I read an article not-too-long ago at The Onion, titled Woman Feels Like She’s Finally Ready To Start Receiving Unsolicited Vulgar Messages Again. (If you’re unaware, The Onion is a solid satire site). This particular article, as with all good satire, is both hilarious and extremely pointed – it hit its subject matter squarely on the nose – or went cleanly through it and continued on a path out of the back of its skull, if we insist on sticking to our ‘pointed’ metaphor.
As a male on the internet, I in no way stand out. No one cares what I look like and I am fine with that. But as a woman on the internet, it’s a completely different ball game. And as a crossdresser, a varied community of people who are fetishised by some, it’s just insane. When I first made a Facebook account for myself as Liz, I thought to myself “I know what I’ll do! I’ll join all the communities and accept all the friend requests and talk to anyone who messages me!”
What a mistake that was. A (criminally small) minority of the people were great – we talked about random things – tv shows, books, maybe we would talk makeup or photography or this blog, and they would offer compliments on my style or outfits or makeup (always greatly appreciated!). But for the most part, the conversations seemed to always move towards them telling me that they were horny and asked if I was up for anything. I have always politely declined. In general, they have been happy to accept that, and then move along to, presumably the next person. I’m appreciative at least for the conversation up to that point, but at the inevitable conclusion, everything always feels hollow as it becomes abundantly clear that they were interested in me only for the short few minutes where they imagined a possibility of me helping them got off.
But hey. At least they asked – because the majority of messages I got were much more direct.
Don’t get me wrong. I’m not opposed to penises. They’re great. You can do all kinds of things with them – you can pee on a wall, which is fun, or write your name in the snow. You can even whirl them around like a sideways helicopter, if you know what you’re doing. In no way am I anti-penis. I just don’t want to see yours, or, know about it at all, really.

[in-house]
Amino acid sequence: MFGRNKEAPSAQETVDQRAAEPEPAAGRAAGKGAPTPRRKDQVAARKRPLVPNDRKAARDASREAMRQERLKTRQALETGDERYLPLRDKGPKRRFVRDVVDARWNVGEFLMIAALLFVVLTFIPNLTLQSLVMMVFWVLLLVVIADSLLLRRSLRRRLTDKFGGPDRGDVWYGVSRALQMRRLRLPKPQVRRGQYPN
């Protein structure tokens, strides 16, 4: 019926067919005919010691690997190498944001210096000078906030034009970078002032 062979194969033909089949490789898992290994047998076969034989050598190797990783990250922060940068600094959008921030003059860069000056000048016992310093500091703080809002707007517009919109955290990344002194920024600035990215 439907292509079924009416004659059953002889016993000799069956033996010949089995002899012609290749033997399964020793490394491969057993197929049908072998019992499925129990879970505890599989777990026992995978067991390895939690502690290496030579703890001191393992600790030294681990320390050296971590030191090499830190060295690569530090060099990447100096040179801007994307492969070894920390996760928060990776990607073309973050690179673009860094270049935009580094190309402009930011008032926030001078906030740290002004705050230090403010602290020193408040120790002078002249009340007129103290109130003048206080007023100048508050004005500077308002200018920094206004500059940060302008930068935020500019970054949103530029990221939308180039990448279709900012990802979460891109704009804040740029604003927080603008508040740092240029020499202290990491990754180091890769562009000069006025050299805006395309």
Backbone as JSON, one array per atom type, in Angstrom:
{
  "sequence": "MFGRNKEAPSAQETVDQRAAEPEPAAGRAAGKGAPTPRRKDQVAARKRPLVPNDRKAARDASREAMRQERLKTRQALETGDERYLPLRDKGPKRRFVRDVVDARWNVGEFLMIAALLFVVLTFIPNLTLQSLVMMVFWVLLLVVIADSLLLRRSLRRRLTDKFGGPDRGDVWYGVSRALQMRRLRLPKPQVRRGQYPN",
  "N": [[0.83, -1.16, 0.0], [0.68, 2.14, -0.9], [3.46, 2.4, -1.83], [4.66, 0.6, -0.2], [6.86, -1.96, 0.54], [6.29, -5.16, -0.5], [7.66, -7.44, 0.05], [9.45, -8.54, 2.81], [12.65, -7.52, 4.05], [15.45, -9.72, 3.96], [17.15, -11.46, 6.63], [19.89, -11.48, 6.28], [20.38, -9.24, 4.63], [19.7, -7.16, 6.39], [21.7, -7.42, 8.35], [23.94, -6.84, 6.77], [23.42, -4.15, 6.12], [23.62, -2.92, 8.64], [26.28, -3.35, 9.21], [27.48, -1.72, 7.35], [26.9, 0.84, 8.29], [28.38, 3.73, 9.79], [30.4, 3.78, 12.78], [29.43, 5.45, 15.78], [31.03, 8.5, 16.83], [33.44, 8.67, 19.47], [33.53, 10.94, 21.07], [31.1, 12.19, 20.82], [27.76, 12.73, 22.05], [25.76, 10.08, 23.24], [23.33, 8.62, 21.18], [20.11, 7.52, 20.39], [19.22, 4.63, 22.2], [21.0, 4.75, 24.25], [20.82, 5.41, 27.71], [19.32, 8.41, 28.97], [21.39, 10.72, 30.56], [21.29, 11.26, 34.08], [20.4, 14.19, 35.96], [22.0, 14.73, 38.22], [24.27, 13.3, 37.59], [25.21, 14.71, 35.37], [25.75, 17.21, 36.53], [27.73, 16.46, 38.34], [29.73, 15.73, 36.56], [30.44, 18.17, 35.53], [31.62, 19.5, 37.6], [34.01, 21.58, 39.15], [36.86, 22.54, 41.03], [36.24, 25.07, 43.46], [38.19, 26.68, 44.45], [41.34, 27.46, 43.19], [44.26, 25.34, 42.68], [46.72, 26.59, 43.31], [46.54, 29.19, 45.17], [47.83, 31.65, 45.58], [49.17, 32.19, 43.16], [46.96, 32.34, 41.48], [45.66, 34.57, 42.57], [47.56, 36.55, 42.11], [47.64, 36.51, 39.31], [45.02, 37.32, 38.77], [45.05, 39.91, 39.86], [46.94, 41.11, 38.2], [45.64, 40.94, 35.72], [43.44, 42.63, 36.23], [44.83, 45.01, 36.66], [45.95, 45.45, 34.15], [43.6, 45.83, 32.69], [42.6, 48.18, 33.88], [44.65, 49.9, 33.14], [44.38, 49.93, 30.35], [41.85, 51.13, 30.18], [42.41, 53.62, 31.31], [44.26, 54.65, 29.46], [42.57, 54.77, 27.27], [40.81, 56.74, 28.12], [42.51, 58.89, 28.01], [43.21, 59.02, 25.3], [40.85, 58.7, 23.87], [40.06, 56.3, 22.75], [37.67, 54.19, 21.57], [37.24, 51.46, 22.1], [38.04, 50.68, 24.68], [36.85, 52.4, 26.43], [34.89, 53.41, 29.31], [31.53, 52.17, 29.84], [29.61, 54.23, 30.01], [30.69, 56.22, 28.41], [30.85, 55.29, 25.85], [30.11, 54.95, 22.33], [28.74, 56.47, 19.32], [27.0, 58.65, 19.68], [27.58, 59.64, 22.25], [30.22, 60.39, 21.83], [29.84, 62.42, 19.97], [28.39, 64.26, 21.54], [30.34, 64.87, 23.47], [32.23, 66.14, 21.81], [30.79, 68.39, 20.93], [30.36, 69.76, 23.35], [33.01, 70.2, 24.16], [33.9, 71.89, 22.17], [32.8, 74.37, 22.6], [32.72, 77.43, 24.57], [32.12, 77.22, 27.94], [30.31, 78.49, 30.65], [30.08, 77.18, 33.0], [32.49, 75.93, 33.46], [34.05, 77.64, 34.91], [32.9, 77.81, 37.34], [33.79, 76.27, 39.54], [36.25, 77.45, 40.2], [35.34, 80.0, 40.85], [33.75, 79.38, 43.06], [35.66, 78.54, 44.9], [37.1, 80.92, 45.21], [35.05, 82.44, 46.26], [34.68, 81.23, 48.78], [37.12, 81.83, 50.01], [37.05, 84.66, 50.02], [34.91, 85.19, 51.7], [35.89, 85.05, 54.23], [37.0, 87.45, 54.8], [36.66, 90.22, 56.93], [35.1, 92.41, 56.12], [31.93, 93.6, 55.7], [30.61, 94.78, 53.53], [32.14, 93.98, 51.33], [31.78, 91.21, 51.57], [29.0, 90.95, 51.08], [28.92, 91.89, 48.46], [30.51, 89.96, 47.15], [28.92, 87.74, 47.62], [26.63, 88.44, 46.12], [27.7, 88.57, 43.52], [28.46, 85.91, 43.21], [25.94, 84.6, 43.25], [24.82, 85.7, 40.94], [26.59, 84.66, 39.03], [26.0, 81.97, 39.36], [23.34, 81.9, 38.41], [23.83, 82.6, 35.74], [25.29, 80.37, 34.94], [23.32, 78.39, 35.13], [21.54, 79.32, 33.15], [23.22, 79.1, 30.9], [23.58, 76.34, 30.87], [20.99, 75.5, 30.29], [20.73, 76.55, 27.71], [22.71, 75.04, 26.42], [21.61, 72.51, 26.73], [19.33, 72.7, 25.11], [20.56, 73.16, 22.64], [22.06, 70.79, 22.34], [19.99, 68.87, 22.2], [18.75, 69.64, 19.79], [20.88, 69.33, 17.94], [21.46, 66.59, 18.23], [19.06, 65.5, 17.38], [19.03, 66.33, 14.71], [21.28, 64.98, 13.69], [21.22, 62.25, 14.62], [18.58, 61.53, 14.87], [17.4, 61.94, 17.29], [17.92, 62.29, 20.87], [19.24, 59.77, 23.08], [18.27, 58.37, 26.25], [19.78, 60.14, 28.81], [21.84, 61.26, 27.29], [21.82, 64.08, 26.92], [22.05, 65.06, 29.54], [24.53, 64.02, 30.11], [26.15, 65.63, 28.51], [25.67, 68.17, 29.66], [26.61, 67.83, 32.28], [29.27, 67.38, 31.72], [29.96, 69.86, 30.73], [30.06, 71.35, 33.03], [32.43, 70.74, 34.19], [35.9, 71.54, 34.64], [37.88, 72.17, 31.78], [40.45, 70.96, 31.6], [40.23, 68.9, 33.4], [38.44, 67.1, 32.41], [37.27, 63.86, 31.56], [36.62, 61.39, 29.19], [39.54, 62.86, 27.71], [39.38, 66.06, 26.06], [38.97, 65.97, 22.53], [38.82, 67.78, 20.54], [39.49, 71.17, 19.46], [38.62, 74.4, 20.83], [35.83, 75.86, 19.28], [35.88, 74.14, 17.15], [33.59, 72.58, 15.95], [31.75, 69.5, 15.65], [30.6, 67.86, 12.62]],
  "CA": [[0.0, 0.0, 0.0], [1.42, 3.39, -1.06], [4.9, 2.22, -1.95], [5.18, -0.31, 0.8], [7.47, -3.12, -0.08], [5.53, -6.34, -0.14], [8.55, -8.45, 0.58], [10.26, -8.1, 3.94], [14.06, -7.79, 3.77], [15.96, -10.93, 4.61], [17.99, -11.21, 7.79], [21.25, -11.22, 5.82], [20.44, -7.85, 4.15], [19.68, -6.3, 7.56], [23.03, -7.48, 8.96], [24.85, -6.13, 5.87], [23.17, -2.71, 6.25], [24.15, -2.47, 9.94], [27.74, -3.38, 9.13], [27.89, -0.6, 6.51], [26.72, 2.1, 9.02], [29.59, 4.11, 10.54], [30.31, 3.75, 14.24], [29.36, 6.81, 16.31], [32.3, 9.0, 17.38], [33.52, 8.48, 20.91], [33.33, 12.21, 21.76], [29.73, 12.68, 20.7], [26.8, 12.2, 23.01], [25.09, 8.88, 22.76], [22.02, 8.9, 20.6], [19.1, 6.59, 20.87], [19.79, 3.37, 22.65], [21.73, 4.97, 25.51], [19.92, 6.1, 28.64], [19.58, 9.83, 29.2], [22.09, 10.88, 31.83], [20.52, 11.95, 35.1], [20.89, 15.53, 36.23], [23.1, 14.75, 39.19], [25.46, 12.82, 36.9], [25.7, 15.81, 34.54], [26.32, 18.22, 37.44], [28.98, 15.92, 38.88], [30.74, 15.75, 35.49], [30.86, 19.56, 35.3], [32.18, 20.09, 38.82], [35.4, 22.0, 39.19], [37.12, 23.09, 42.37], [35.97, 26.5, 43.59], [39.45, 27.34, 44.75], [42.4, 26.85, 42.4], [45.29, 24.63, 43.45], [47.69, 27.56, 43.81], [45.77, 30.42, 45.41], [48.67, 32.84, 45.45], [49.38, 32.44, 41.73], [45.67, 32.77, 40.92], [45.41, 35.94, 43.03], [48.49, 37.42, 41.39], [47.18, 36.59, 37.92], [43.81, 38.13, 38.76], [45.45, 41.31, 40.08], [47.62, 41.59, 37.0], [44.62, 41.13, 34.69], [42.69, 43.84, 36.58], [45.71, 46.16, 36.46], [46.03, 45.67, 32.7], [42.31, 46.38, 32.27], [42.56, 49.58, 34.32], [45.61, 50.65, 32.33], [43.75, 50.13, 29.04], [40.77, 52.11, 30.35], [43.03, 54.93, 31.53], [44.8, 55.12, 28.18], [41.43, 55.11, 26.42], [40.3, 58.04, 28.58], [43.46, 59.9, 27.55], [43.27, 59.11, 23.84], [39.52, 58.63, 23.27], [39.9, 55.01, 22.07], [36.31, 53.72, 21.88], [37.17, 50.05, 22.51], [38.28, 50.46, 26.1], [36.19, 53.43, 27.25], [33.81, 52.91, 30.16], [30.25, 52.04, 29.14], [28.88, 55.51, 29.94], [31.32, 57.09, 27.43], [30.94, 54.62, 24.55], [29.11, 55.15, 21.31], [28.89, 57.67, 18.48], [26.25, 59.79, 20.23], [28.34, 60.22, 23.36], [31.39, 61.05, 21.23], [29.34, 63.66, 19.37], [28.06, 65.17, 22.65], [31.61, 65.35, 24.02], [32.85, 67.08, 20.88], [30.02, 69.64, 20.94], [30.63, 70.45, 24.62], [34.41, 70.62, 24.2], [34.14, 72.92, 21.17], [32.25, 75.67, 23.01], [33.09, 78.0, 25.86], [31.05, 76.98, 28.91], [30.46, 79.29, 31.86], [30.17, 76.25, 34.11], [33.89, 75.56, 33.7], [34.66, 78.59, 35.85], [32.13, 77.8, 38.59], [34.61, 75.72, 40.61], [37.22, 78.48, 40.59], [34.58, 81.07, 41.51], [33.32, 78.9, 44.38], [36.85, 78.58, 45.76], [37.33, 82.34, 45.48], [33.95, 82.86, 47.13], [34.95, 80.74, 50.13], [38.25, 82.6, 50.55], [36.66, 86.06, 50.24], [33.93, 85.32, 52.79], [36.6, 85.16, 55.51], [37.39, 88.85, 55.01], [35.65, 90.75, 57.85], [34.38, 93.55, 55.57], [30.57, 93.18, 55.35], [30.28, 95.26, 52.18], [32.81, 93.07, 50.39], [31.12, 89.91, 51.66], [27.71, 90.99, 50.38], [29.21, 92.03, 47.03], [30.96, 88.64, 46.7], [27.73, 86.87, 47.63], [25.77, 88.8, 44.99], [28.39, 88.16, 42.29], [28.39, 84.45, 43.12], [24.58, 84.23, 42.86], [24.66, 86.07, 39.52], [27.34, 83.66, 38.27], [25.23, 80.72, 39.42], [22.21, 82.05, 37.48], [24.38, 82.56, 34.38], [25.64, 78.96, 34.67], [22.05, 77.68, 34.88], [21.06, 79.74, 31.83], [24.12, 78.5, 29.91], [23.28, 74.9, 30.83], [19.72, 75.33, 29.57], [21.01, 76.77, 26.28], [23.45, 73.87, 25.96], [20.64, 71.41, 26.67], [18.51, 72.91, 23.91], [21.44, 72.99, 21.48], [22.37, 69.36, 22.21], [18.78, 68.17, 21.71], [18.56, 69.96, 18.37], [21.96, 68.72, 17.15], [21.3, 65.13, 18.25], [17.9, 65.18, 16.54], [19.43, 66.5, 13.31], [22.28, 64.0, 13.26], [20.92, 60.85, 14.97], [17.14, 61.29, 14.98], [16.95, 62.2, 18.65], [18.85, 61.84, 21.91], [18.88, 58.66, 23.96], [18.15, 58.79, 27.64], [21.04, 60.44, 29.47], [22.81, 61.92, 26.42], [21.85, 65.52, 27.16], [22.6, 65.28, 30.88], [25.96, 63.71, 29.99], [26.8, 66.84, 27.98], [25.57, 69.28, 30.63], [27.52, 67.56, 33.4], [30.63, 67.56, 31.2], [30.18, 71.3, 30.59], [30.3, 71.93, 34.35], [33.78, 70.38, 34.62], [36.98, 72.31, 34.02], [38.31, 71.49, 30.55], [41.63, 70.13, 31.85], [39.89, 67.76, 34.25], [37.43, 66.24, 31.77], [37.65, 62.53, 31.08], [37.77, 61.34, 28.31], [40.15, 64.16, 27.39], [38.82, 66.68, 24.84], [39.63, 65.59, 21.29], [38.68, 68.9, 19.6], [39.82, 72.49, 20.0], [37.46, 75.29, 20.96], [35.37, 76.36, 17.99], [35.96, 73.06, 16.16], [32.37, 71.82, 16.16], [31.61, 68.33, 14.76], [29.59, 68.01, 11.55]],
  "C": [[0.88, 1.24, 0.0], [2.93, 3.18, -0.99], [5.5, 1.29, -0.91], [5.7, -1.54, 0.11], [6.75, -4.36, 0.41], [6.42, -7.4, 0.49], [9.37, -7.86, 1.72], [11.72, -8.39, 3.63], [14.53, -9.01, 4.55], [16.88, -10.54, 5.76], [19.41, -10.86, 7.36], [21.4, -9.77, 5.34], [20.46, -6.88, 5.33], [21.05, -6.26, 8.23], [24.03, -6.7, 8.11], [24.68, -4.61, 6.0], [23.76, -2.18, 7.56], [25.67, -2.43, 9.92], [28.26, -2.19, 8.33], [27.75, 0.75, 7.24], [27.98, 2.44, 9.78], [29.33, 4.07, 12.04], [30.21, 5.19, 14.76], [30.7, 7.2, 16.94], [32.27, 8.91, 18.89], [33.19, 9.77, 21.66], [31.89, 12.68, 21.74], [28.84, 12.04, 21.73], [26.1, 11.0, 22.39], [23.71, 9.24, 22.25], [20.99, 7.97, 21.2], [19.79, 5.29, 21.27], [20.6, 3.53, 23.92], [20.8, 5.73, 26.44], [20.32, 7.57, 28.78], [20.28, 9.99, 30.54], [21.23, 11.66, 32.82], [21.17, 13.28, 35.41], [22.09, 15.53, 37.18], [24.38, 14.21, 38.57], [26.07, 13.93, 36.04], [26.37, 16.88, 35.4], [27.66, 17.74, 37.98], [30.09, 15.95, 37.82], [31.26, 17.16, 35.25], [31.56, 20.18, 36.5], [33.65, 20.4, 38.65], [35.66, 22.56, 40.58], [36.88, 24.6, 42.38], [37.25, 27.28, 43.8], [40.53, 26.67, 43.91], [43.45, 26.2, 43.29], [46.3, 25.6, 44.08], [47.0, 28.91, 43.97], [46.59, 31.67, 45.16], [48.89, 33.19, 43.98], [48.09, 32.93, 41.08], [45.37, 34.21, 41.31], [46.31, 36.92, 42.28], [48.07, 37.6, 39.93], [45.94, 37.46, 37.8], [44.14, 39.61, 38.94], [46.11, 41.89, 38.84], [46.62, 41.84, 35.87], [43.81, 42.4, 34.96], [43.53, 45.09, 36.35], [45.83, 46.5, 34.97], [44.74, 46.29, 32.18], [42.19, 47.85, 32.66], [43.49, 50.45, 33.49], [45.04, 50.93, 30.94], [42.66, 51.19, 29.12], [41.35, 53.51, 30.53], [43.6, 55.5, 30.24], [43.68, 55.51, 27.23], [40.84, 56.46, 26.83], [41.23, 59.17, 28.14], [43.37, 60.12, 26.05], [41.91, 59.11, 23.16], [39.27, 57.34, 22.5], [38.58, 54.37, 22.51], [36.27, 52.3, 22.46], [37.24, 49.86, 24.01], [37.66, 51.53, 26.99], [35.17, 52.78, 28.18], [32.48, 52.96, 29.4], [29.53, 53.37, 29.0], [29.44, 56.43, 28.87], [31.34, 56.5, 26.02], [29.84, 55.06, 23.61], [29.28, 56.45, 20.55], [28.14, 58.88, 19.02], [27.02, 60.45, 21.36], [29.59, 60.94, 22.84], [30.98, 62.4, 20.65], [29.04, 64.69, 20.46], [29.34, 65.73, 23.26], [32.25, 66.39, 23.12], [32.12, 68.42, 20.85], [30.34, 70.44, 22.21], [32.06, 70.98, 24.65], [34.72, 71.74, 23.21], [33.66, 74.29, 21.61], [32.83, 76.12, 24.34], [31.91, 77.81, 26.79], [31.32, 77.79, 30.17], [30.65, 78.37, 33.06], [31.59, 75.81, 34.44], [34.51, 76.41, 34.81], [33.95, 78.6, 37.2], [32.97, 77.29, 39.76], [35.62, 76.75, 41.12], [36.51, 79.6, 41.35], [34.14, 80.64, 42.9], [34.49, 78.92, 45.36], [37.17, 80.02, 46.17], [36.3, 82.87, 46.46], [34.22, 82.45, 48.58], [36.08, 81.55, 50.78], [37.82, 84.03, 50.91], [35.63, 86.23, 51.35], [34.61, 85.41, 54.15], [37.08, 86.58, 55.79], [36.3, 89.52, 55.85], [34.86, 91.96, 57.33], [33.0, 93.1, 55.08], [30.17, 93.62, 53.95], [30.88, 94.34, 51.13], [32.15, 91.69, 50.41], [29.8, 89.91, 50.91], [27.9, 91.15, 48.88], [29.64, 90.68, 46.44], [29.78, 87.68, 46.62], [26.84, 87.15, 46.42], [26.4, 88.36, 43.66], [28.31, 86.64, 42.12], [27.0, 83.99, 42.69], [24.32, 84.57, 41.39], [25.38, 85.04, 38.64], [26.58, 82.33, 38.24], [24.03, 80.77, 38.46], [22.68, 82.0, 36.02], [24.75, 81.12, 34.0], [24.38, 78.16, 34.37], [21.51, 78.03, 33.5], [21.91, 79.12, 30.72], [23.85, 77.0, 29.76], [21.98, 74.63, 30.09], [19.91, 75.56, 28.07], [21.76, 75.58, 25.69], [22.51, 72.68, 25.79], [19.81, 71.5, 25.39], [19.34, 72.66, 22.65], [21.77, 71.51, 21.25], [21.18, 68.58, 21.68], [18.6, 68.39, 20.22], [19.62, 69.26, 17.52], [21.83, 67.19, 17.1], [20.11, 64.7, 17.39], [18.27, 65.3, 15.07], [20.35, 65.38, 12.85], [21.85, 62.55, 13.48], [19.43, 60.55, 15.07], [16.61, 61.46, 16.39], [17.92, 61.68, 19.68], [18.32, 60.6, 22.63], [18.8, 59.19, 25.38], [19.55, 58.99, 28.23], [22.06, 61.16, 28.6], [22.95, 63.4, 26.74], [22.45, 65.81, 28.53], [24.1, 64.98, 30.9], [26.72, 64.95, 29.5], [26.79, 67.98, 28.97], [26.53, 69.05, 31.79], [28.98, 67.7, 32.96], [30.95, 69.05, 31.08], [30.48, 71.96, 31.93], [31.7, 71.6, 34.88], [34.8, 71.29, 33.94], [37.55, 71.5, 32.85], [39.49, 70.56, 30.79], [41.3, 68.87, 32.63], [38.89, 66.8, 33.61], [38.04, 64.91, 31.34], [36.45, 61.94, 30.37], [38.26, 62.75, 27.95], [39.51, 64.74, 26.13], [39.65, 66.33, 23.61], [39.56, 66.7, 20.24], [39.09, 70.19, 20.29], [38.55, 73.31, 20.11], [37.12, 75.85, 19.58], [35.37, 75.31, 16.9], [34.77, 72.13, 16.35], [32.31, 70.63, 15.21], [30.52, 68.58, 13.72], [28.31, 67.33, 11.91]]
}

Jerry Seinfeld does a bit where he talks about how honking at women is a terrible strategy for getting women, but it’s the best idea men have come up with so far. Part of me thinks that the unsolicited dick-pic is the modern-day equivalent version of that – except now I have to bleach my eyes afterwards. I did not expect, at this or any point in my life, to have seen this many erect (and sometimes not, which is even more baffling) wangs on an unsolicited basis. And they are more varied than I would have anticipated – some are larger than mine, some are smaller, some are confusingly, and obviously, photoshopped to be more complimentary to the owner, and some, bizarrely, I am somewhat certain do not even belong to the sender. It is a sad day indeed when, while trying to woo an uninterested party on the internet, your best plan is to just send a picture of someone else’s dick.
[bctt tweet=”It is a sad day indeed when … your best plan is to just send a picture of someone else’s dick.” url=”https://www.myweekendshoes.com/2016/03/male-attention-or-how-to-make-me-not-like-you/”]
Once, someone just sent me the word “sex”. I ignored that one. A few months later, they expanded on their initial attempt with “sex hot”. I ignored that one too. Another person decided it would be a good idea to send me a bunch of pictures of myself, and then round it off with a picture of their proud cock. I’m no genius, but I think the implied message was “Your pictures made my dick hard”. Thanks, I guess. But know that I, too, am the proud owner of a penis – I’m fully aware of how easy it is to get a boner – it’s a low bar. You’re putting me in the same category of experiences as that one time you had to squeeze past a lamp-post and you got a little bit too close. It’s flattering to know that I drive you as wild as street lighting.
It’s not just dickpics though (although I would like to end my dick-segment with the hash-tag #dontsendmedicks) – just the language people use is extremely off-putting. Telling me you want to “slurp” my toes is weird. I’m a guy too, remember – if you want to slurp men’s toes, slurp your own god damn toes. Some of the most infuriating messages I get are from people who for some reason assume I’m dressed up at that very moment. In all likelihood, I’m not dressed up when you message me. I’m probably at work, or I’m just hanging out with my wife, or I’m on the toilet, or I’m watching Netflix. Case in point:
And it’s not just online. In public while I’ve been dressed up, I’ve had a creepy guy follow me off a train, wolf-whistles, or even people I work with who, when seeing me dressed up, gave me the full up-and-down. Eesh.
I’m probably preaching to the choir with all of this, anyway – if you’re reading this, I feel like you’re probably not the kind of uneducated troglodyte who sends pictures of your, or possibly someone else’s, genitalia to people on the internet in the vain hope of ingratiating yourself to them. But just in case, here are a few tips to help you communicate with crossdressers, or anyone, your might find online.
- Be polite.
- Be interested.
- Be genuine.
- No fucking dick pics.